While we were waiting to regain some trust from Shadow and Midnight after their traumatic lice treatment dip, another foster request email arrived. A dog, Morgan, needed foster while recovering from a surgery that she had to remove a mass from her hind leg. She was a beautiful brown boxer mix senior, about 70 pounds and 11 years old. This was her second surgery; she had chewed open her incision the first time. The shelter was hoping that under the close supervision of a foster home, Morgan would leave her wound alone and heal up quickly. Could we?! Should we?!
I am a thinker. I do very little impulsively and sometimes, my caution leads to missed opportunities. I thought for about whether or not to respond that we could take Morgan for about a day. While she was exactly the kind of dog who I hoped to help (friendly with people, okay with other dogs), I was nervous too. After the day of pondering, and speaking to the family, I decided to move forward. I emailed Ann and said we could take Morgan if someone had not already offered.
We took Livie, our resident dog, to meet Morgan at the shelter the next day. The shelter requires a dog interaction between any potential foster dogs and resident dogs before sending the foster home. First, a shelter staff member and I walked the dogs around the parking lot with about 10 feet of distance between us. Livie led, and then Morgan led. Next, we let them sniff each other. Finally, we took them into the education room and let them roam around while we observed their behavior. Livie hung out close to me and Morgan sniffed all around. They weren’t best buds, but there wasn’t any tension either. These girls had passed the test and we were all set to take Morgan home! But it’s never a good idea to put two unfamiliar dogs in the car together so I took Livie home and then came back to get Morgan.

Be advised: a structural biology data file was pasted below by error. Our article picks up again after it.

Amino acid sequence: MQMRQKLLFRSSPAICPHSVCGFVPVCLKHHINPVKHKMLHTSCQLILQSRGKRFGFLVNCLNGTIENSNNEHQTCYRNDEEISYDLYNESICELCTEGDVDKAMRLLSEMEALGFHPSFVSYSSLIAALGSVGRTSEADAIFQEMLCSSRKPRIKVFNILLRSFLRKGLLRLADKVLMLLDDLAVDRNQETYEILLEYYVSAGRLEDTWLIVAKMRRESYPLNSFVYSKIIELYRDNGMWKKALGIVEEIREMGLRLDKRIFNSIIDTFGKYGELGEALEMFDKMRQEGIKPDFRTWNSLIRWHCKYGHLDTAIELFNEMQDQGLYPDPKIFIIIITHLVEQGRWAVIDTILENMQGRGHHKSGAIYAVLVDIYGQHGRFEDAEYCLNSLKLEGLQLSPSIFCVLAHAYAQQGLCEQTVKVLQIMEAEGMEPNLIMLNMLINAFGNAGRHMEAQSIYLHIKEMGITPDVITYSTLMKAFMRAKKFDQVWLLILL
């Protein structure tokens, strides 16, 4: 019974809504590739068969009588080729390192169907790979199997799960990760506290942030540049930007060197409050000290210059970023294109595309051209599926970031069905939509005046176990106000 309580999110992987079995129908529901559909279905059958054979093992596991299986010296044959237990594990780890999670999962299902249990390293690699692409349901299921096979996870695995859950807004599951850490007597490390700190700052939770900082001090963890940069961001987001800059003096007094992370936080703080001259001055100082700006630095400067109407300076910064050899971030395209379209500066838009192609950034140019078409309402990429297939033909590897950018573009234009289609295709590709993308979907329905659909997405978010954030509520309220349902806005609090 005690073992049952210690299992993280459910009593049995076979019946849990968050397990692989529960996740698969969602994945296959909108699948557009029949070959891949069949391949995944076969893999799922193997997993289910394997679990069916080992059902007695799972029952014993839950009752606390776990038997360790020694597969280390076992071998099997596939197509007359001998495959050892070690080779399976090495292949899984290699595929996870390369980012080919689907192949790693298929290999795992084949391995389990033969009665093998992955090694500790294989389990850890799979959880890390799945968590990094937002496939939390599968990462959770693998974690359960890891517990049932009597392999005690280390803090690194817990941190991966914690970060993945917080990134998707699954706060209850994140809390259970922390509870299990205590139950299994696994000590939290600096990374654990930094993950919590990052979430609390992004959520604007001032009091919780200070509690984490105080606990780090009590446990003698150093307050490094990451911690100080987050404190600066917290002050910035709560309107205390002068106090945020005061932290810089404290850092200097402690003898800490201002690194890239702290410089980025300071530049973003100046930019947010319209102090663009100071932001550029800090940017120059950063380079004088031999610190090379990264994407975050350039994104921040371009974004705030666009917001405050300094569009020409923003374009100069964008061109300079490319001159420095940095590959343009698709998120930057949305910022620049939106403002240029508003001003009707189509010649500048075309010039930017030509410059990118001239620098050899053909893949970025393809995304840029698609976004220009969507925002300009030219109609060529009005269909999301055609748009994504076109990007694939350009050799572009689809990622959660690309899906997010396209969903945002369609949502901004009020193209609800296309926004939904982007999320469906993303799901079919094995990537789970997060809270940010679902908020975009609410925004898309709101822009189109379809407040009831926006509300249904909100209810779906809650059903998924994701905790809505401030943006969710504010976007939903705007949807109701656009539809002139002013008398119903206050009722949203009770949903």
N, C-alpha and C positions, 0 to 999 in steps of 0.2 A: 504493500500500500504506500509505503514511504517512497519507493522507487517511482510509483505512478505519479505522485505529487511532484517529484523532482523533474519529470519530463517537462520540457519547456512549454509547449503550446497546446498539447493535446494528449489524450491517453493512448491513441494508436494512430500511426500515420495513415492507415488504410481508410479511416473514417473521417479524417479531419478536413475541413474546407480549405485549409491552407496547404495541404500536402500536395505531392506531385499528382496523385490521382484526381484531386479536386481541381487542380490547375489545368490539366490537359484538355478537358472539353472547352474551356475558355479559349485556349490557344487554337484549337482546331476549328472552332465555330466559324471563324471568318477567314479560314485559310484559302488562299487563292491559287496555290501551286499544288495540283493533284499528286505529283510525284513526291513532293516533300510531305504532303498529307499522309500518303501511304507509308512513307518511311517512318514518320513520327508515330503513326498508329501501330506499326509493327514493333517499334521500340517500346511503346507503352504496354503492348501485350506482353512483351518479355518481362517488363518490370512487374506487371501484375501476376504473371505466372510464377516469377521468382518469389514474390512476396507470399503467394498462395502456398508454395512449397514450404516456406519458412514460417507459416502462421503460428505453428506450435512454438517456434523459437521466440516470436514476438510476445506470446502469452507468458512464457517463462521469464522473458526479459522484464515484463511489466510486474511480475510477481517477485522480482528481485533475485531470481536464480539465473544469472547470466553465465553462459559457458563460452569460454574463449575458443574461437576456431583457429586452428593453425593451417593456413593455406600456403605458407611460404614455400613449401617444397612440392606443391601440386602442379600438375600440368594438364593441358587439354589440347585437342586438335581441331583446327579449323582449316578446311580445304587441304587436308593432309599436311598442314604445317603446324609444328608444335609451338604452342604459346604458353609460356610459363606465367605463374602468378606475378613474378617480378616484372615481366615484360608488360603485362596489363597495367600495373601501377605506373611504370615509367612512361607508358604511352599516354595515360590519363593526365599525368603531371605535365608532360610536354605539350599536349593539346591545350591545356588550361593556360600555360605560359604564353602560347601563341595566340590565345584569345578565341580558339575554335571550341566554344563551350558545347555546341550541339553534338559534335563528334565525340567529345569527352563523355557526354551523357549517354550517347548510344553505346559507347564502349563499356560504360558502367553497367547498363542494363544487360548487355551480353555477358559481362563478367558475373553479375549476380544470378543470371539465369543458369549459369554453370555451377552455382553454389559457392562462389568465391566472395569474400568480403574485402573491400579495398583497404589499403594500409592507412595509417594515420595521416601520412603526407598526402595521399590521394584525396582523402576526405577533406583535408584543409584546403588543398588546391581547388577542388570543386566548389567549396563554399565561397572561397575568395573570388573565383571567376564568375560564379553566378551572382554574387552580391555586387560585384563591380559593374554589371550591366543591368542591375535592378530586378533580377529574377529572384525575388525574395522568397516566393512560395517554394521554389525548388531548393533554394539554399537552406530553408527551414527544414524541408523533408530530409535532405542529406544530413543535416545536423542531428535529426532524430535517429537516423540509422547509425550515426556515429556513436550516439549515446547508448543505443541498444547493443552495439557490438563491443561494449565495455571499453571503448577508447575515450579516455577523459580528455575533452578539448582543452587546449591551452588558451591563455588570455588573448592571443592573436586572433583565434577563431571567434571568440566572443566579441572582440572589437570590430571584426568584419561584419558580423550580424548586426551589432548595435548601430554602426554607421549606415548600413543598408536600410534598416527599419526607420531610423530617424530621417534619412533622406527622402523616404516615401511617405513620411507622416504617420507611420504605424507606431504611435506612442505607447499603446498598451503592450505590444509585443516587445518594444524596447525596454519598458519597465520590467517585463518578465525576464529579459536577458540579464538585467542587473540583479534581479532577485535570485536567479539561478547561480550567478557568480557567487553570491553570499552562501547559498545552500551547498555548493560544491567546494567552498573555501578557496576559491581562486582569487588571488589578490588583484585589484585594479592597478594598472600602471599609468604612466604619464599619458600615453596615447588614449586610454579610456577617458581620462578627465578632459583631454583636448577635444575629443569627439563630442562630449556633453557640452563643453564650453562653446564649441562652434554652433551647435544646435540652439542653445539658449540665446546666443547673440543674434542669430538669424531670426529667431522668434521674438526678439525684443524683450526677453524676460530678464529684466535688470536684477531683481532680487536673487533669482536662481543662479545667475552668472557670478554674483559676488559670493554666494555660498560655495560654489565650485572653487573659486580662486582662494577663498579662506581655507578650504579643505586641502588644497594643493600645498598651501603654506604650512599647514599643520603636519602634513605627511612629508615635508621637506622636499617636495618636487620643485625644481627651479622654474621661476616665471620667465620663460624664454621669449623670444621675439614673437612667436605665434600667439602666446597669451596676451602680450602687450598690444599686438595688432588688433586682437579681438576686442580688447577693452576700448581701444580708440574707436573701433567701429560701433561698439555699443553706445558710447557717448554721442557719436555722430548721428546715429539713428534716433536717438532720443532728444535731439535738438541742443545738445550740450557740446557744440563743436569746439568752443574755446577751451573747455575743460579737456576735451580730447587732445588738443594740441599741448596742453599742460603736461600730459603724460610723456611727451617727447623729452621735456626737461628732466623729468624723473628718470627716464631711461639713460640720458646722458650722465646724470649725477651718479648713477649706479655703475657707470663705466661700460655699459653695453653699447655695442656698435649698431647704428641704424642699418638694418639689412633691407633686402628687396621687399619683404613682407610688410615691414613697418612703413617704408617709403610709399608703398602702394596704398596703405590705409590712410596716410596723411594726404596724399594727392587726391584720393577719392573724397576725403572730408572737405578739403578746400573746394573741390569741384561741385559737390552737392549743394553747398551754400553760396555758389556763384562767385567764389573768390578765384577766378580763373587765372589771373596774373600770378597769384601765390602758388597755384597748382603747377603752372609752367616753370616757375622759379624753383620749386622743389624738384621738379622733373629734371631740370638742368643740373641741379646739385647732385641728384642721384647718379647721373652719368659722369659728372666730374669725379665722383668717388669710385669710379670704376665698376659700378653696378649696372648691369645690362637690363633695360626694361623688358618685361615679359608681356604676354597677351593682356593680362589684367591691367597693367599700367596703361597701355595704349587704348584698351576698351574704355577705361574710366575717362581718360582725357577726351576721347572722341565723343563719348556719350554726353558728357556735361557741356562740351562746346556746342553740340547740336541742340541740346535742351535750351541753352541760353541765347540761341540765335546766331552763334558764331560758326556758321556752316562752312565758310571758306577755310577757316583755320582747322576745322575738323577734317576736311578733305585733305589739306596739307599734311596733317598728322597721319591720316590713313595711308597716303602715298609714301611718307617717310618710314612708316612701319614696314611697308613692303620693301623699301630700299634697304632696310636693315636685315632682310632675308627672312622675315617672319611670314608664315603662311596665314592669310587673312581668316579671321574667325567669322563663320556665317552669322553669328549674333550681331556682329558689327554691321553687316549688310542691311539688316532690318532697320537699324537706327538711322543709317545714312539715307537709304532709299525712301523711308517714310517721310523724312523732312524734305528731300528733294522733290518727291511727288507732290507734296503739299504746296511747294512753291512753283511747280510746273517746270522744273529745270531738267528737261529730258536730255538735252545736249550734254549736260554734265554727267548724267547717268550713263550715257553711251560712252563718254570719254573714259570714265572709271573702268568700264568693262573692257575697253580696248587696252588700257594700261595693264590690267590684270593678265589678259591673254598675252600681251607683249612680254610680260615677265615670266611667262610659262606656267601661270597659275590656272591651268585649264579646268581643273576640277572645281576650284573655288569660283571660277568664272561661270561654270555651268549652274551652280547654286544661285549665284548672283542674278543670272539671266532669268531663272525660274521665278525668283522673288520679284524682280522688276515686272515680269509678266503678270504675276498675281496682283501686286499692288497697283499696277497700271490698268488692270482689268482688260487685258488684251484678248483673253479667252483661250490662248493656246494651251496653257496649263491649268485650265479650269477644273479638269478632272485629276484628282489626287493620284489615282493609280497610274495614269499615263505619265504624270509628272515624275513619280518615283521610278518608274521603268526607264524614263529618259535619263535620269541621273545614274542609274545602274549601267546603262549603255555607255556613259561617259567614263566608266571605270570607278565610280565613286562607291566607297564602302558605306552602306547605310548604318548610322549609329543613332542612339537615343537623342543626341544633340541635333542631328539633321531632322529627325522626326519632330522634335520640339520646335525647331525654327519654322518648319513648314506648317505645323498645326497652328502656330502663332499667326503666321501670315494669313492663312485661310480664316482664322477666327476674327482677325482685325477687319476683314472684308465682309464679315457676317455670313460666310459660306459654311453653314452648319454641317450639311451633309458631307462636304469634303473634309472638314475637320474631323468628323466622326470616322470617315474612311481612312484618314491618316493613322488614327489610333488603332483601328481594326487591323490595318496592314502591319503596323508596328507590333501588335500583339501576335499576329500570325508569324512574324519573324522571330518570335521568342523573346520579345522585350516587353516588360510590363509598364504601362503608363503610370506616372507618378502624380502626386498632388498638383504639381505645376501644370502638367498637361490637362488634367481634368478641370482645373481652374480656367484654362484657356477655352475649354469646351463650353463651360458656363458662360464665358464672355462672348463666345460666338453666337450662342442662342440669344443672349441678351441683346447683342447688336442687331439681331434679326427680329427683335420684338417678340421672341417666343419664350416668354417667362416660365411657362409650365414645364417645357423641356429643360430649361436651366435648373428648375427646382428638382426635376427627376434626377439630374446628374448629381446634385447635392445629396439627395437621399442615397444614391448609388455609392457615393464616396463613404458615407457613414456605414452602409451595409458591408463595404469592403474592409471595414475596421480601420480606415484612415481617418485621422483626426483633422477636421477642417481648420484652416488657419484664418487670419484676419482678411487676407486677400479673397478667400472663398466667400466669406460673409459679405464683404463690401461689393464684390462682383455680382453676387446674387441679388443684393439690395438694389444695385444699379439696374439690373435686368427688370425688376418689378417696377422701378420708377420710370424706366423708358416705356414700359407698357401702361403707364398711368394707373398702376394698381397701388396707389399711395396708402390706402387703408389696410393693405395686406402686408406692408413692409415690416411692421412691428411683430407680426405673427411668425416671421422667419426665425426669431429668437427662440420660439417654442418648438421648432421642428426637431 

At home, I brought Livie out so she and Morgan could get reacquainted outside. I took them for a quick walk around the cul-de-sac and then brought Morgan in. She sniffed all around, discovered the water bowl and took a sip, and then collapsed on the couch where she fell into a deep slumber. Livie is not allowed on the living room couch (though she is allowed on a couch in another room…she knows the boundaries!) and I hadn’t considered how the rules might shift for foster dogs who had been denied soft places to sleep for a while. Watching Morgan snoozing so hard through the hub bub of our household, I knew that I didn’t have the heart to ask her to move. Livie was pretty understanding and kept on with her normal routine of following me around the house.
We had our first canine foster and we were off to a great start!